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I also recommend checking out Scarab Darkroom. It is often praised for its intuitive user interface and is also relatively fast. [Disclaimer: I'm the developer]

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Please see – mattdm Feb 11 '12 at 12:48
In this case this promotion is relevant. I will take a look and try to send you some feedback. – Rafael Apr 9 '15 at 16:18

If you can spare fifty quid Bibble is pretty amazing. If not, ufraw and Picasa should cover it.

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Bibble is now Corel's AfterShot Pro and is no longer free. – inkista Apr 10 '15 at 20:25

Sorry but another simple answer here. Irfanview is a pretty neat and fast editor I use. Easy to install plugins and I make sure it uses the Canon dlls for processing raw files.

In a nutshell I use it to post process my RAW files into jpegs. I shoot CR2 for everything and then use scripts to do the following 1. Copy RAW files from card to computer 2. Convert to jpg, adjusting the quality and size to be 2048 at the longest edge * 3. Call exiftool to copy EXIF information from the CR2 file into the jpg. ** 4. Go through card for anything else. Ie copy across movies or resample any in camera jpgs into lower quality ones. 5. Run synctoy to backup images. 6. Run picasa to sync to web 7. MANUAL step. Go through RAW files on the computer and keep the best ones, deleting the rest.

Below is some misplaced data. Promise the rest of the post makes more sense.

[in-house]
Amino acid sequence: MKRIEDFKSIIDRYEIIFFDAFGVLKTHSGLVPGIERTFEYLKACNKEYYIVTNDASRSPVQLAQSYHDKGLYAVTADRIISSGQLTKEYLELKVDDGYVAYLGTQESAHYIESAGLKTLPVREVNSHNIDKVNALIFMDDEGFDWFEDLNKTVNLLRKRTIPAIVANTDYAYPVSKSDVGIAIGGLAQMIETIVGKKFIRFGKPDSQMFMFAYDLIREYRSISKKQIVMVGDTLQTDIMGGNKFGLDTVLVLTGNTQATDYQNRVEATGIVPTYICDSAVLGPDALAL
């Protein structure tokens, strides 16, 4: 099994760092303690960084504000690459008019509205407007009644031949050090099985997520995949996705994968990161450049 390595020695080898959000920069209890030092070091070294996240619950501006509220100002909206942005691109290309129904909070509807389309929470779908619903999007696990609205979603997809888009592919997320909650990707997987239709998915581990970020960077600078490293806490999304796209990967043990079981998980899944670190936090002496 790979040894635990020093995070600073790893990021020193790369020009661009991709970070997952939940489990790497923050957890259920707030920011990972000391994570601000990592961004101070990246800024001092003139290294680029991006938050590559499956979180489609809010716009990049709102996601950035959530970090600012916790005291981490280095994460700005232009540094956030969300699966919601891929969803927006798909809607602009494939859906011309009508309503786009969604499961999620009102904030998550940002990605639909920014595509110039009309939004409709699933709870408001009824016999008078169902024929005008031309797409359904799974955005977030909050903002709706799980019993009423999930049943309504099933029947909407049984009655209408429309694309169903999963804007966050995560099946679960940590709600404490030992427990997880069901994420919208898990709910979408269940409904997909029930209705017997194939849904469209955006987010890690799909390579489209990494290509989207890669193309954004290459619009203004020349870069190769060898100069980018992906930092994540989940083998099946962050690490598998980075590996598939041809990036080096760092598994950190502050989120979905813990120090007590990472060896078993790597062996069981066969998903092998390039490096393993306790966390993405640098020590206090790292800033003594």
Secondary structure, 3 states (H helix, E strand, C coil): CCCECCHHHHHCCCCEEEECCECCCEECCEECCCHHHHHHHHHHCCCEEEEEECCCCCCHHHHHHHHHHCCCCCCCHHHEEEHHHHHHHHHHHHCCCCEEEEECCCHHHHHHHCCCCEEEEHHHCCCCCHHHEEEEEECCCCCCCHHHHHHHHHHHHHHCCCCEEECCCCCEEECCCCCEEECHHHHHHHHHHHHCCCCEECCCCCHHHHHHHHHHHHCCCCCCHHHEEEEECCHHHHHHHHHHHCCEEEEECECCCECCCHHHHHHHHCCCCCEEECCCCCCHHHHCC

• I use Picasa as a backup solution. With a Google+ account you are allowed free storage for images upto 2048 at the longest edge. With my trusty 400D nothing comes out greater than 1936 anyway. ** In camera jpgs have the right EXIF data. Irfan does not copy exif data when converting from RAW to jpg, only between jpg to jpg. This is an intended feature not a bug.

Sorry for the verbose answer. Hopefully it helps someone.

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You don't answer the question though. You give a verbose description on your workflow, but it's not answering the question. – Håkon K. Olafsen Apr 3 '12 at 9:19